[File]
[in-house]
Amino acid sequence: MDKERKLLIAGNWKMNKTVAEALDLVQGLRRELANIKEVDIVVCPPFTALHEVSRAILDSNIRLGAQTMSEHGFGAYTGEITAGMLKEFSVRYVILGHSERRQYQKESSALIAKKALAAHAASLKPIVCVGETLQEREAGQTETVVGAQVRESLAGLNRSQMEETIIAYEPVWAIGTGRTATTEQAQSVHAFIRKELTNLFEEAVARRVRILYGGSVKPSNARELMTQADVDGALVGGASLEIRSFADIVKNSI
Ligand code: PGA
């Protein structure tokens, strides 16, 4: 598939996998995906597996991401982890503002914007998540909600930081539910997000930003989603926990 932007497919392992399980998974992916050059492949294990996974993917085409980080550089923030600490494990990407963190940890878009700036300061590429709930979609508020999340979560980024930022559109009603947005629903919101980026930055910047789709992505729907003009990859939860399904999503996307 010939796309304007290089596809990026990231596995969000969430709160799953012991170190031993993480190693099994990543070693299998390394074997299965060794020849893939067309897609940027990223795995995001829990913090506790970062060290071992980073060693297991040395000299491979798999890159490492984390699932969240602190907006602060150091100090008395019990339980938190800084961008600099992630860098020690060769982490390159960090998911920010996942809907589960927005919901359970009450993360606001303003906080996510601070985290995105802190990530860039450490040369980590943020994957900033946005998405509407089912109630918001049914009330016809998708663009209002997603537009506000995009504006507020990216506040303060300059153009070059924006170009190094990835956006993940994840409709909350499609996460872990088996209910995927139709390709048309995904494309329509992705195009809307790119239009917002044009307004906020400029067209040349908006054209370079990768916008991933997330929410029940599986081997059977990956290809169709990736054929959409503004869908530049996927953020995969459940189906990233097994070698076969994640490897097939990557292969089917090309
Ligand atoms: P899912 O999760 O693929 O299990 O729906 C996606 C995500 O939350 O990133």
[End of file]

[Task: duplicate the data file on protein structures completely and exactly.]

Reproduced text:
[in-house]
Amino acid sequence: MDKERKLLIAGNWKMNKTVAEALDLVQGLRRELANIKEVDIVVCPPFTALHEVSRAILDSNIRLGAQTMSEHGFGAYTGEITAGMLKEFSVRYVILGHSERRQYQKESSALIAKKALAAHAASLKPIVCVGETLQEREAGQTETVVGAQVRESLAGLNRSQMEETIIAYEPVWAIGTGRTATTEQAQSVHAFIRKELTNLFEEAVARRVRILYGGSVKPSNARELMTQADVDGALVGGASLEIRSFADIVKNSI
Ligand code: PGA
């Protein structure tokens, strides 16, 4: 598939996998995906597996991401982890503002914007998540909600930081539910997000930003989603926990 932007497919392992399980998974992916050059492949294990996974993917085409980080550089923030600490494990990407963190940890878009700036300061590429709930979609508020999340979560980024930022559109009603947005629903919101980026930055910047789709992505729907003009990859939860399904999503996307 010939796309304007290089596809990026990231596995969000969430709160799953012991170190031993993480190693099994990543070693299998390394074997299965060794020849893939067309897609940027990223795995995001829990913090506790970062060290071992980073060693297991040395000299491979798999890159490492984390699932969240602190907006602060150091100090008395019990339980938190800084961008600099992630860098020690060769982490390159960090998911920010996942809907589960927005919901359970009450993360606001303003906080996510601070985290995105802190990530860039450490040369980590943020994957900033946005998405509407089912109630918001049914009330016809998708663009209002997603537009506000995009504006507020990216506040303060300059153009070059924006170009190094990835956006993940994840409709909350499609996460872990088996209910995927139709390709048309995904494309329509992705195009809307790119239009917002044009307004906020400029067209040349908006054209370079990768916008991933997330929410029940599986081997059977990956290809169709990736054929959409503004869908530049996927953020995969459940189906990233097994070698076969994640490897097939990557292969089917090309
Ligand atoms: P899912 O999760 O693929 O299990 O729906 C996606 C995500 O939350 O990133």